The end of the week also brought us property news on domestic shores as Halifax released its House Price Index numbers for public consumption. The data showed that house prices are now falling at their fastest pace since 2009, reflecting the impact higher interest rates are having on the sector. The report also highlighted that said house prices were 4.6% lower than when they reached their peak in September 2022. Prices fell 1.9% during the last month alone — the biggest monthly fall since November 2022, and far more than the 0.3% decline forecast — allowing more than a little food for thought this week.

This coming week

With the worst of the recent heatwave behind us, the coming week will hopefully act as an indicator that not only have outside temperatures begun to drop, but that the hot inflation we’ve experienced over the past 18 months is also beginning to cool.

Our first clue should arrive as early as Tuesday morning in the form of UK claimant count figures, detailing the change in the number of people requesting unemployment-related benefits during the previous month. Acting a proxy for the strength of the domestic labour market but generally considered as a lagging indicator, the number of jobseekers is an important signal of overall economic health due to its high correlation with consumer spending and therefore inflation. Alongside the data, we’ll also receive the average hourly earnings numbers for the previous three months, again giving us a good gauge on what consumer spending and inflation should look like, as the more people earn, the more they tend to spend.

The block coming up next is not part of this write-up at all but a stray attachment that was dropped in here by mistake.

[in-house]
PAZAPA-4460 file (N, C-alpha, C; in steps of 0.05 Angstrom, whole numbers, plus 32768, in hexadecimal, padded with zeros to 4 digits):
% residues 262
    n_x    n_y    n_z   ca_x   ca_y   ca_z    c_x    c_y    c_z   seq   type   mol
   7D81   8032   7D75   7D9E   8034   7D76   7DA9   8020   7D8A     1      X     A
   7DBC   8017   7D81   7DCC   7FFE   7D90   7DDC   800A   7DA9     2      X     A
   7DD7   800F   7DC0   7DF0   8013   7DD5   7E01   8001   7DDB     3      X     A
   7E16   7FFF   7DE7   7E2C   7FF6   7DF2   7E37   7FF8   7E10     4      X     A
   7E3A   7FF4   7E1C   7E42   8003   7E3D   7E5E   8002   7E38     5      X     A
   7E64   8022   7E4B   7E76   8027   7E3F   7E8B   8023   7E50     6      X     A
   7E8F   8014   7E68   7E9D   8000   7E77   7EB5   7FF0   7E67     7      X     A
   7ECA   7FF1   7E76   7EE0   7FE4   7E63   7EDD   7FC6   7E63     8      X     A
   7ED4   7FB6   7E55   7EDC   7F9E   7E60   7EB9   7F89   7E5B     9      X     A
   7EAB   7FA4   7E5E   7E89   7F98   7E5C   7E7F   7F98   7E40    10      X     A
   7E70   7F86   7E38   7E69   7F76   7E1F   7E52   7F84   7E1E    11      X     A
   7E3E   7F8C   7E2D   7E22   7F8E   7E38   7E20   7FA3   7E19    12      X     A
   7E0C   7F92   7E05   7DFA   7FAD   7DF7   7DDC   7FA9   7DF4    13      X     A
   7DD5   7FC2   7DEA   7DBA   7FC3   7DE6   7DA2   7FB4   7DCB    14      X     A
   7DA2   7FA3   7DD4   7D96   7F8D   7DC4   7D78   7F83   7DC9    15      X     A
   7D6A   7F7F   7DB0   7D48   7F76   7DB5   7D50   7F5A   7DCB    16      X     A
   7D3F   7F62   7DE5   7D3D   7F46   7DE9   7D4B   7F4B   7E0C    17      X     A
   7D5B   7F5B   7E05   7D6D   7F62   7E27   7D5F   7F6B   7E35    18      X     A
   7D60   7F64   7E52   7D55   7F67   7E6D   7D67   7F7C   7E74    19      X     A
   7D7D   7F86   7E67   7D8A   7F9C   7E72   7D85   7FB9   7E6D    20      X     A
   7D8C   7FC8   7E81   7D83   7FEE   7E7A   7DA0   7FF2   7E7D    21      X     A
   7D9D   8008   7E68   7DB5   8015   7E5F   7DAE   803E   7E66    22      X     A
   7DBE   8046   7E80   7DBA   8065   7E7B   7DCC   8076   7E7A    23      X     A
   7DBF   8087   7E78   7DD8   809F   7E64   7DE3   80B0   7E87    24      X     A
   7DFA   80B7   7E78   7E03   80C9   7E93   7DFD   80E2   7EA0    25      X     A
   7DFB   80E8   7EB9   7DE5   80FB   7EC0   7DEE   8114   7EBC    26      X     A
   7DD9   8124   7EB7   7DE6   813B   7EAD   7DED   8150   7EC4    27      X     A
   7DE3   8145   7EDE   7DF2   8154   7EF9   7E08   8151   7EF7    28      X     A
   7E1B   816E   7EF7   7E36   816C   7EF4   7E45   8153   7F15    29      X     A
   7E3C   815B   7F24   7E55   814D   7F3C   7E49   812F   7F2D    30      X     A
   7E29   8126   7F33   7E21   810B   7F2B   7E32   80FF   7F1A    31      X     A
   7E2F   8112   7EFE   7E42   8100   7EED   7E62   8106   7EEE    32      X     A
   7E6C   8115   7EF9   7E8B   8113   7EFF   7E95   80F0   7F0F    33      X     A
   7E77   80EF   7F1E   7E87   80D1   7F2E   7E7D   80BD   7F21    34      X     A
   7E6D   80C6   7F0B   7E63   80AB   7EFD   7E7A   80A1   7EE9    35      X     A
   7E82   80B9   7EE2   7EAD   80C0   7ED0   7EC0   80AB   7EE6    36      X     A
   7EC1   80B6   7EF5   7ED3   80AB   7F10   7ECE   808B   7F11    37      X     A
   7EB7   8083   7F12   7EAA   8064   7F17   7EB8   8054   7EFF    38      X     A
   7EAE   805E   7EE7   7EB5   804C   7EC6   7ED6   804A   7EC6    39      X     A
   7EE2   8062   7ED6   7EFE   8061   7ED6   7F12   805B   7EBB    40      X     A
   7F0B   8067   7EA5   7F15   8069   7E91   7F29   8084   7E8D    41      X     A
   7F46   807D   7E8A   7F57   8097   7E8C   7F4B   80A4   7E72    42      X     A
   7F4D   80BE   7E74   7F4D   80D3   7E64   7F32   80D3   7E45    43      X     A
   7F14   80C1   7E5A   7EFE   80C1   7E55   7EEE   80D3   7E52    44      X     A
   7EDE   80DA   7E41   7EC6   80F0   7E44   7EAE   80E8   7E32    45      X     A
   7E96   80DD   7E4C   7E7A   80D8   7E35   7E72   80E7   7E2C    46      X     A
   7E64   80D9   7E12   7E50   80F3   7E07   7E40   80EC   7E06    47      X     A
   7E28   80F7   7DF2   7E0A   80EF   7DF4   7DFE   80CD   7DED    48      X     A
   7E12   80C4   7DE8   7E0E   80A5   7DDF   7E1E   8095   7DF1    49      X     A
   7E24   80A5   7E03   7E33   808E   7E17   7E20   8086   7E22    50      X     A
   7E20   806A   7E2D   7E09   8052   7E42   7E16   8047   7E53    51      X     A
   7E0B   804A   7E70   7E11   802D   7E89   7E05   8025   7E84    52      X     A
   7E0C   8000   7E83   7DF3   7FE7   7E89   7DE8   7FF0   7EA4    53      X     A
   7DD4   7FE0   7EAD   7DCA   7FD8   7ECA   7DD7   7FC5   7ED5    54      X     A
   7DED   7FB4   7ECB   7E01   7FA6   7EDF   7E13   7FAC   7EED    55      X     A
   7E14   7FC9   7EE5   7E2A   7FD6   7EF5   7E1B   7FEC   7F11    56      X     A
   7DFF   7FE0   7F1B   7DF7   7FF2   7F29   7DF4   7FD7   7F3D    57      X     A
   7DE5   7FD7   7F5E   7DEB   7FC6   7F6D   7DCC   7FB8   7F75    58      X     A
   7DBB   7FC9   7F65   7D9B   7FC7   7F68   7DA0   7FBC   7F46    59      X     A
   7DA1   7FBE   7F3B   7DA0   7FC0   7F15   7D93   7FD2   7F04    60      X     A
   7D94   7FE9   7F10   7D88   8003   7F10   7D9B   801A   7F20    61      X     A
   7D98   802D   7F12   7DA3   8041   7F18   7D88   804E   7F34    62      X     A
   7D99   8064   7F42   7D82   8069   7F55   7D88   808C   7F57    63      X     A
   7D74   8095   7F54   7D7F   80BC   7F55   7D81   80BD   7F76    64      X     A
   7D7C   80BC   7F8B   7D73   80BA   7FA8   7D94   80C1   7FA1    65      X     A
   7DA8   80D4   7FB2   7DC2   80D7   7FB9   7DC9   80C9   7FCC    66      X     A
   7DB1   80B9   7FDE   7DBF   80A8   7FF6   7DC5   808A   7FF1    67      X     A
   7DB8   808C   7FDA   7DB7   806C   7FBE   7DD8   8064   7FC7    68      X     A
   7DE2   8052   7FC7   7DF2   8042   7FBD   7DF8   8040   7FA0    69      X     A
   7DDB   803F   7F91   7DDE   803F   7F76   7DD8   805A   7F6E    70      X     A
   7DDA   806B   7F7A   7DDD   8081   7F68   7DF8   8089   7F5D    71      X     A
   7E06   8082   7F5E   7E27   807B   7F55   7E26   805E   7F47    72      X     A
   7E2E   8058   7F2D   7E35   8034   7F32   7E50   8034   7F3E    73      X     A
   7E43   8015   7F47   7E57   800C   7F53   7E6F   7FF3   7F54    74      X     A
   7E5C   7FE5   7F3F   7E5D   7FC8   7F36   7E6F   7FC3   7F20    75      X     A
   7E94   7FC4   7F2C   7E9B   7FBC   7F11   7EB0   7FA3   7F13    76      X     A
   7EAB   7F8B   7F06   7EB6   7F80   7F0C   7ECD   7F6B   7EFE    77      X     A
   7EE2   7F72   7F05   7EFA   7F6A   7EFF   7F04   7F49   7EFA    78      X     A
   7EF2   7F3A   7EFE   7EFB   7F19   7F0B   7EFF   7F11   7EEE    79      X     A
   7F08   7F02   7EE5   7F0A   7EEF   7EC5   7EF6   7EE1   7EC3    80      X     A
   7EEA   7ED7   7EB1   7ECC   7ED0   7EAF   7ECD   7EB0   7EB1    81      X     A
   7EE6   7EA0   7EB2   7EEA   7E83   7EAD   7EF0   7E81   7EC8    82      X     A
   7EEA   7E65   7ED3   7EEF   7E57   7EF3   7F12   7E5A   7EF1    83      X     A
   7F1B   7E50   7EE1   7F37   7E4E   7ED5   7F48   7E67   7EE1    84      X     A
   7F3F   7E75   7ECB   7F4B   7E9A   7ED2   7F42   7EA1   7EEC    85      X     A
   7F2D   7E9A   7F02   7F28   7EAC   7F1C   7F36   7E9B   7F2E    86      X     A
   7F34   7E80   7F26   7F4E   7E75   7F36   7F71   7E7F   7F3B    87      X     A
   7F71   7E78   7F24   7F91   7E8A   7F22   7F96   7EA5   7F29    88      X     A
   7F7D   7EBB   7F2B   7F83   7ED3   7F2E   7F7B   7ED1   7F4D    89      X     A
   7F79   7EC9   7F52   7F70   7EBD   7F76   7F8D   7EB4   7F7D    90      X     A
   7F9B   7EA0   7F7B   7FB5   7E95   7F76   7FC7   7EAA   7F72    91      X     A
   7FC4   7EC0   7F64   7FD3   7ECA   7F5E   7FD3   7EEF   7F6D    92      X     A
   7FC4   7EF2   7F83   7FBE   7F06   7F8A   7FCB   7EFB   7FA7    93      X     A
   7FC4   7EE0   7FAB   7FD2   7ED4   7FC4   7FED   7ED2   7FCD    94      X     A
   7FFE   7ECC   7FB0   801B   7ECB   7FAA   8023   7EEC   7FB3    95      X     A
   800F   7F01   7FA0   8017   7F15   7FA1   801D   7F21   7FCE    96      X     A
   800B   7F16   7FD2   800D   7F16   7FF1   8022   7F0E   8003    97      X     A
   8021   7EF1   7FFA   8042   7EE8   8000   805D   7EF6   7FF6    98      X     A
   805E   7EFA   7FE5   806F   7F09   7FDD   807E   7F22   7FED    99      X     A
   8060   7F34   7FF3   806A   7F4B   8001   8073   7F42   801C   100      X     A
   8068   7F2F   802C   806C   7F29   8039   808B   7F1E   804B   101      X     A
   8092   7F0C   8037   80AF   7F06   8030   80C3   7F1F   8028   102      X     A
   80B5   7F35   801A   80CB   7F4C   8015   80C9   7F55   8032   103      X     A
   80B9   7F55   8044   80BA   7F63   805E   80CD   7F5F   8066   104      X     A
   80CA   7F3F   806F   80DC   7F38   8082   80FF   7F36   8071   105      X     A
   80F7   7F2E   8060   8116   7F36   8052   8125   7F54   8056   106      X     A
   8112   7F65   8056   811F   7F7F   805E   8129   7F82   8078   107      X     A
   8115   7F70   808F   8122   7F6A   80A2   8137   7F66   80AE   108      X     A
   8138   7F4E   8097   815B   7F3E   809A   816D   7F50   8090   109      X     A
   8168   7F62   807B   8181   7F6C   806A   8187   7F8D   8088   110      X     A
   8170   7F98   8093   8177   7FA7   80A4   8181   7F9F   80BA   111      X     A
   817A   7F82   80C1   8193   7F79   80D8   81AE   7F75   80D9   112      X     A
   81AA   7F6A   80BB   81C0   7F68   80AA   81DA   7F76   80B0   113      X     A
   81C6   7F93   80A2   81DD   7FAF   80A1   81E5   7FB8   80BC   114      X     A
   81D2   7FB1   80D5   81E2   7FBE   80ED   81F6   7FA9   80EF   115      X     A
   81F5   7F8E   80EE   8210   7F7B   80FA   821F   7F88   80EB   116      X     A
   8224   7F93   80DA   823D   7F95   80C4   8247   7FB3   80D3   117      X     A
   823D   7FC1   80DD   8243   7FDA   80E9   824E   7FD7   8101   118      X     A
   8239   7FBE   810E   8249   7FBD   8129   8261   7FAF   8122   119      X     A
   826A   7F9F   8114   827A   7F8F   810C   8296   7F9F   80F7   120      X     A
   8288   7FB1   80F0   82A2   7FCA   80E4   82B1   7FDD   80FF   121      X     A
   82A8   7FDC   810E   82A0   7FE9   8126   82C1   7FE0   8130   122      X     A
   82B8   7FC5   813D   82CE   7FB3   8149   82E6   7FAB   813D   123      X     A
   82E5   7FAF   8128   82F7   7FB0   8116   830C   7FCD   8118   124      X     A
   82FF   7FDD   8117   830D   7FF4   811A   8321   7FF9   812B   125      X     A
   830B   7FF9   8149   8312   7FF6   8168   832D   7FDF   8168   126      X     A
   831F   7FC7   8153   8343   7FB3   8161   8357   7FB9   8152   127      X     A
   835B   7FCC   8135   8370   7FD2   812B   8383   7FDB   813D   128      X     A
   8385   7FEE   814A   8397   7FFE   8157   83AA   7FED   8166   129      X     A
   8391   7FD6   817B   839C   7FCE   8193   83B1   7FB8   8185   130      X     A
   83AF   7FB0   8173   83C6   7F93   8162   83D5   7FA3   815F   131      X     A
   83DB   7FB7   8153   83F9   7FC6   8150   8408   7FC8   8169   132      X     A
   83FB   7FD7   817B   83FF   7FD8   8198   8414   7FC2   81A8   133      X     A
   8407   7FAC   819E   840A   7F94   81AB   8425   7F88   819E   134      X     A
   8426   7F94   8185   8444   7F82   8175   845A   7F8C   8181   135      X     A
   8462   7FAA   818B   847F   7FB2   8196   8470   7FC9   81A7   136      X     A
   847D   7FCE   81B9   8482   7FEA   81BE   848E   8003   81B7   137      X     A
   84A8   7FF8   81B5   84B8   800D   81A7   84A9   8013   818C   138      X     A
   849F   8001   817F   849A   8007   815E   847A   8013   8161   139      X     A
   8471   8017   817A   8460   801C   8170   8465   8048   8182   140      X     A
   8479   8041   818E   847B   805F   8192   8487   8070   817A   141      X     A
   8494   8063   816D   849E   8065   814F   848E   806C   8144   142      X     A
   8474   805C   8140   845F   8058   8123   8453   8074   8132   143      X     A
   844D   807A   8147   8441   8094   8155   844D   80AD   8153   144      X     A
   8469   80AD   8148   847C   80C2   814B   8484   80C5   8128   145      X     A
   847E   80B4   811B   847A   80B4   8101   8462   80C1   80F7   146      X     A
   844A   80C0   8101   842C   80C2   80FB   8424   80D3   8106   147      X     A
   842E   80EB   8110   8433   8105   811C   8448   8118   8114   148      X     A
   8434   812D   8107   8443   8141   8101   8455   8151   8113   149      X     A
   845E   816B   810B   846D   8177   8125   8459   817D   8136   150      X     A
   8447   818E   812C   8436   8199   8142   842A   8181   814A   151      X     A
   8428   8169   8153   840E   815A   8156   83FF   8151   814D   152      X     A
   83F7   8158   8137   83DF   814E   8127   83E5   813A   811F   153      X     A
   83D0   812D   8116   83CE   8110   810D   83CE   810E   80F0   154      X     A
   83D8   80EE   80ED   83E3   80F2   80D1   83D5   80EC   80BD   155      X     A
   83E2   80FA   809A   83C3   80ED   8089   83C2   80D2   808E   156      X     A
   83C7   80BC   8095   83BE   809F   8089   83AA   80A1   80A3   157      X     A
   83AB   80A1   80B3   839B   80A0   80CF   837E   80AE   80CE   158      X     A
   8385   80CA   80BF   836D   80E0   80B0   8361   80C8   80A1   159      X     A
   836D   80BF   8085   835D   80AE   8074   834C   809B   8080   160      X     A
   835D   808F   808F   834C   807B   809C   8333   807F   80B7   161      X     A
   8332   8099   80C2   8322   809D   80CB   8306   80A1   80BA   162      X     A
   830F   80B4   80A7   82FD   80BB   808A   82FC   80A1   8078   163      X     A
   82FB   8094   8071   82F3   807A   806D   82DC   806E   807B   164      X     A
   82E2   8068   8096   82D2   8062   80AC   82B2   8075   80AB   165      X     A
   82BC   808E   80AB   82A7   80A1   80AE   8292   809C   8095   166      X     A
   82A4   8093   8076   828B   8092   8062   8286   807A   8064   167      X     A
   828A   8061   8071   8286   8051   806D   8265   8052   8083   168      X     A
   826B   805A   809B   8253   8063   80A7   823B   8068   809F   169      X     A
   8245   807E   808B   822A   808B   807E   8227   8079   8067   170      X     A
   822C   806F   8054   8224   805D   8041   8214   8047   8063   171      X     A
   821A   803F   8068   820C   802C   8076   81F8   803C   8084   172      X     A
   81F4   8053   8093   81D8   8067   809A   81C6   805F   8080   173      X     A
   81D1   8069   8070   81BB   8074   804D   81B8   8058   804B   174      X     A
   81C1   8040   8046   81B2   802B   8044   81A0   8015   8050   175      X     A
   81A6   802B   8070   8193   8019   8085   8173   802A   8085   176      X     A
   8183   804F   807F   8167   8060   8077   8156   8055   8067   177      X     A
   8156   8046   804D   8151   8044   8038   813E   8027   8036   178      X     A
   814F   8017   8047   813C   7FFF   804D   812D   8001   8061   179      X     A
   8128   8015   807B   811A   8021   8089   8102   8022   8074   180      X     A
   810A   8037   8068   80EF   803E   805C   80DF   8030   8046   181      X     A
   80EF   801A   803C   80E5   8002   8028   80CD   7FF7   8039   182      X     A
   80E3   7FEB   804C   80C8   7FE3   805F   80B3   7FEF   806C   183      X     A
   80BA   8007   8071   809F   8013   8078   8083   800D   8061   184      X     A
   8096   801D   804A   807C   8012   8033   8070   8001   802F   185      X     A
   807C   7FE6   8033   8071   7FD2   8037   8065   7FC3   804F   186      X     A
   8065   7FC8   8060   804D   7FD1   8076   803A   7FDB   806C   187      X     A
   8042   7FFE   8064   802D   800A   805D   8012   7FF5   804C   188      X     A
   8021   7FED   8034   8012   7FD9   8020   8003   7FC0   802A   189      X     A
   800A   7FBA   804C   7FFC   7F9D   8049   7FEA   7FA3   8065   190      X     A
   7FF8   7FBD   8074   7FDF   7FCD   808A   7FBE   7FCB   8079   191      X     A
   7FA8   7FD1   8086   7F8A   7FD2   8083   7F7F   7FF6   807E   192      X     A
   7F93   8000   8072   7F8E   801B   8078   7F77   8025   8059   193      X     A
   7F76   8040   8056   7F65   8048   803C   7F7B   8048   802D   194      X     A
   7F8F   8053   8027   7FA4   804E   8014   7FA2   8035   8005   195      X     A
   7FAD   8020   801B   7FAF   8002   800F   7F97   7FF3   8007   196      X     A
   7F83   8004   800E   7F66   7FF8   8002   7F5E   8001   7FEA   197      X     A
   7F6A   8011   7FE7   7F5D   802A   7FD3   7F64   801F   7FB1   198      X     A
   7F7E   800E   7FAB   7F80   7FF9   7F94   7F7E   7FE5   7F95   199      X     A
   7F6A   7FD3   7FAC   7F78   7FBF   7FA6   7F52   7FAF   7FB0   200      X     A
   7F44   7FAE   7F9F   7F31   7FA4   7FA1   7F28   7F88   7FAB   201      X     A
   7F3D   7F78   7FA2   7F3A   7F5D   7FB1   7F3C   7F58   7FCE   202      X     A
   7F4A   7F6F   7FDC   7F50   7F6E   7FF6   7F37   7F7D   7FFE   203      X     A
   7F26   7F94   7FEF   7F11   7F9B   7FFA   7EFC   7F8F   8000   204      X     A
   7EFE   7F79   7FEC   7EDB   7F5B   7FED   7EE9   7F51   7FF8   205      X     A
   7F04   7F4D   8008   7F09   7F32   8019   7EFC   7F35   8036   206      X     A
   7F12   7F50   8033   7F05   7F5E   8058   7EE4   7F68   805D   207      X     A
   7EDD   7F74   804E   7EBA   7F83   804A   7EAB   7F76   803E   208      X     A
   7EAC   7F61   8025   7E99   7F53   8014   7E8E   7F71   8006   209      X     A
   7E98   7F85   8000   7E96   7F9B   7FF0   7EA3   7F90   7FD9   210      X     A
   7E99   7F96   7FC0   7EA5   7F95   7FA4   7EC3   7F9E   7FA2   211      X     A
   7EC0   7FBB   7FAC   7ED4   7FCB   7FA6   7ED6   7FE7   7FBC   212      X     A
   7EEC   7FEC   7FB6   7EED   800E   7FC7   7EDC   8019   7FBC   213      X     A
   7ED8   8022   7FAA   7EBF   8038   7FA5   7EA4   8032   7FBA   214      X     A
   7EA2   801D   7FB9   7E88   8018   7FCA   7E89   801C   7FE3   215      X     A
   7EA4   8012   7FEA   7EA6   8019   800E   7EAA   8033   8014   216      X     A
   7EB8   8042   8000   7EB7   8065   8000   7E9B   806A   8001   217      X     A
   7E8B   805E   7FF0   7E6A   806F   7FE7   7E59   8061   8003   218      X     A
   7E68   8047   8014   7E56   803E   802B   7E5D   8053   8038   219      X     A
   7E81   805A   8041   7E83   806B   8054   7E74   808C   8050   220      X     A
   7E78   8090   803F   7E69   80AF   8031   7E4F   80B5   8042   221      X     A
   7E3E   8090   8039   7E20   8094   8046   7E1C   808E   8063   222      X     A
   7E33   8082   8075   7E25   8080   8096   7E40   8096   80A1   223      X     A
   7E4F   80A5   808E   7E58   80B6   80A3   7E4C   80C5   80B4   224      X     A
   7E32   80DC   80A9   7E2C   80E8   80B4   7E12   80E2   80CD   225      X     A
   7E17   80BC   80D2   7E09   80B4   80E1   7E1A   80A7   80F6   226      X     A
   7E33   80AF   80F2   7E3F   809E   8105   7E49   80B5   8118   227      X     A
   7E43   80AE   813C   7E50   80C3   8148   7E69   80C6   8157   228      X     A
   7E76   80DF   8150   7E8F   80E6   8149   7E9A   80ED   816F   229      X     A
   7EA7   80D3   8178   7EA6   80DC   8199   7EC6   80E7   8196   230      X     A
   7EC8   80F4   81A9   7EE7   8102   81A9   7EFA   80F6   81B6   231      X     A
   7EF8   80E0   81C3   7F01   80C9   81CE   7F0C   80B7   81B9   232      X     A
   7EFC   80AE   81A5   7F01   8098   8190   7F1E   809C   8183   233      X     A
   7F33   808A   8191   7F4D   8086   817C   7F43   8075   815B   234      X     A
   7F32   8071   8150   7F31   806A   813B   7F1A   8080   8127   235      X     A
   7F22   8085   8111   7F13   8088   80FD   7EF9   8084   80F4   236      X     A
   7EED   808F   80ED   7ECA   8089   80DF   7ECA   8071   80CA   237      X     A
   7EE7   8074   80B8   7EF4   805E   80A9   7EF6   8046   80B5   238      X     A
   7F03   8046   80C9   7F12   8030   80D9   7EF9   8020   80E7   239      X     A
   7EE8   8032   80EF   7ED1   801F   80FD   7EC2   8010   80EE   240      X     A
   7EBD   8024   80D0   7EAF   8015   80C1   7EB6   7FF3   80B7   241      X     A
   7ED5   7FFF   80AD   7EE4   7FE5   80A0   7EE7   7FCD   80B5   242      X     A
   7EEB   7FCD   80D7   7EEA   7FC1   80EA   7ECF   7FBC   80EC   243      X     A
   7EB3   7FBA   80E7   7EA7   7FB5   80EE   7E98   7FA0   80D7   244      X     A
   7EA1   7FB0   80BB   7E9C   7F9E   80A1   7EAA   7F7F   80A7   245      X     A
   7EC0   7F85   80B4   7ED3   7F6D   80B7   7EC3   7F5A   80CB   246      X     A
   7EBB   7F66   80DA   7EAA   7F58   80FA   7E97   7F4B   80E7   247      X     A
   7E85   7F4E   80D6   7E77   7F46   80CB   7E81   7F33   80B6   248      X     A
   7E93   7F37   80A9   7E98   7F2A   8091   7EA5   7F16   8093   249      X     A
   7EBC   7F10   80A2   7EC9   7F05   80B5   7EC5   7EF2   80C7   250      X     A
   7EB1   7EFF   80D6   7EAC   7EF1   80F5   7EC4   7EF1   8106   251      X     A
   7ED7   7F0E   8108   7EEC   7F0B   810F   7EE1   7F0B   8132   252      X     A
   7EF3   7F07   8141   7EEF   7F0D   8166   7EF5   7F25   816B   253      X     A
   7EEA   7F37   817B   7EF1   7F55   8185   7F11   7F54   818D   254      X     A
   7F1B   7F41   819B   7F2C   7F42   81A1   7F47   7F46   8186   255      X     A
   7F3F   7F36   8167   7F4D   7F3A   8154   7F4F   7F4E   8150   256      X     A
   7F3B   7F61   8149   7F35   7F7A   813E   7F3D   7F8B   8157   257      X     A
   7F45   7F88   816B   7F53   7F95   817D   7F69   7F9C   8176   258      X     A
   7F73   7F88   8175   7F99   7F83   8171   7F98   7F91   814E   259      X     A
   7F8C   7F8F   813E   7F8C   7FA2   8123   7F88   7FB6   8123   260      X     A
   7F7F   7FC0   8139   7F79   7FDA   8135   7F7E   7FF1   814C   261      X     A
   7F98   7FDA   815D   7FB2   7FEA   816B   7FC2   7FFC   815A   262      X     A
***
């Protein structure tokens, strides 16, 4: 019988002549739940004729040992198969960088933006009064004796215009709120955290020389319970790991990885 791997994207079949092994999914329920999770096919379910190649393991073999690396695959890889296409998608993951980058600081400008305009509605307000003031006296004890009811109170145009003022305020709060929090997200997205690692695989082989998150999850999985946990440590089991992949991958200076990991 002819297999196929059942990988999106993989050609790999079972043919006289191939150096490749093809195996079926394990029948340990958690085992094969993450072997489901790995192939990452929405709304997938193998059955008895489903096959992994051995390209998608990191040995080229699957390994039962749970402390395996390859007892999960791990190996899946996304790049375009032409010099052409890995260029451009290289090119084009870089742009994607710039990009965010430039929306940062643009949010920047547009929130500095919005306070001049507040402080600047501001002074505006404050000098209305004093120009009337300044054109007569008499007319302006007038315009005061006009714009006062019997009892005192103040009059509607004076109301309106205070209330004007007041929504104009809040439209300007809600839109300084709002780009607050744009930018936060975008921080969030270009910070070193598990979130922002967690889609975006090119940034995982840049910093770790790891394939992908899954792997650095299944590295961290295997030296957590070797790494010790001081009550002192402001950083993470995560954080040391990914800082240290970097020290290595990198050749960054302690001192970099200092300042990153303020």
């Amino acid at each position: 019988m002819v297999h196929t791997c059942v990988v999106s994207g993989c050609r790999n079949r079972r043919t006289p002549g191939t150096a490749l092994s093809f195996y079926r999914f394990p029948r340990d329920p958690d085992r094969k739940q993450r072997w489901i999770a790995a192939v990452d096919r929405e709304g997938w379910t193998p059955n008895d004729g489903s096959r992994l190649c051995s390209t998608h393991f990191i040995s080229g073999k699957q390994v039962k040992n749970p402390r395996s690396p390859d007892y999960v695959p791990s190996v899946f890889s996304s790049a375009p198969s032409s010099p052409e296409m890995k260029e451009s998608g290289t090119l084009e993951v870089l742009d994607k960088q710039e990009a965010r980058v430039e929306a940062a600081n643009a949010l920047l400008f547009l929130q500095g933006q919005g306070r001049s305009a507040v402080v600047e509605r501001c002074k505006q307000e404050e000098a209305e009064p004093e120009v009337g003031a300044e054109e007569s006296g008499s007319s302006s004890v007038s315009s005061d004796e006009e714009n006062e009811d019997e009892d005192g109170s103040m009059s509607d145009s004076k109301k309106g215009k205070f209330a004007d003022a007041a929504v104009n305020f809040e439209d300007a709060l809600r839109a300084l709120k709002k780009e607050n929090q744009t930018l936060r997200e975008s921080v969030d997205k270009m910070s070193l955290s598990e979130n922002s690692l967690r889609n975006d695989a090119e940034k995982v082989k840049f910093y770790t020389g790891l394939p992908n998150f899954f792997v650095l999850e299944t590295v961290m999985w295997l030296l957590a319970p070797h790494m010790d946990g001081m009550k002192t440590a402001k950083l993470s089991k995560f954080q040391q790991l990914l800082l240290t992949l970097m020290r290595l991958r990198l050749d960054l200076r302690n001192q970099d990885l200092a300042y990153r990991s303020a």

Wednesday should prove to be a pivotal day for investors across the globe. Not only does the Office for National Statistics release the broadest set of data for the UK economy in the form of gross domestic product, there’s also key data from the US released in the afternoon. With the Federal Reserve’s ongoing fight with inflation still in the balance, many investors are still unsure whether the central bank has reached the peak of its rate hiking cycle just yet — Consumer Price Index data should be crucial in forming our understanding. The readings will come in two parts, core and non-core, with core stripping out the more volatile sectors of the reading, such as energy and food prices, to give a more accurate gauge on how price rises are behaving. 

The week will be rounded off with a host of further US economic data, including retail sales and consumer confidence, however it’s in Europe that investor’s gaze will settle. Thursday will see the European Central Bank (ECB) announce the latest in a long line of rate hikes. Although a further 0.25% rise has been largely priced in by investors, it’s the central bank’s forward guidance that should really pique our attention. Much like the US Federal Reserve and the Bank of England, the ECB should be close to halting their rate cycle, and so the bank’s accompanying press conference should take on added significance for any hints as to what they will opt for next.

The information in this blog or any response to comments should not be regarded as financial advice. If you are unsure of any of the terminology used you should seek financial advice. Remember that the value of investments can go down as well as up, and could be worth less than what was paid in. The information is based on our understanding as at 8 September 2023.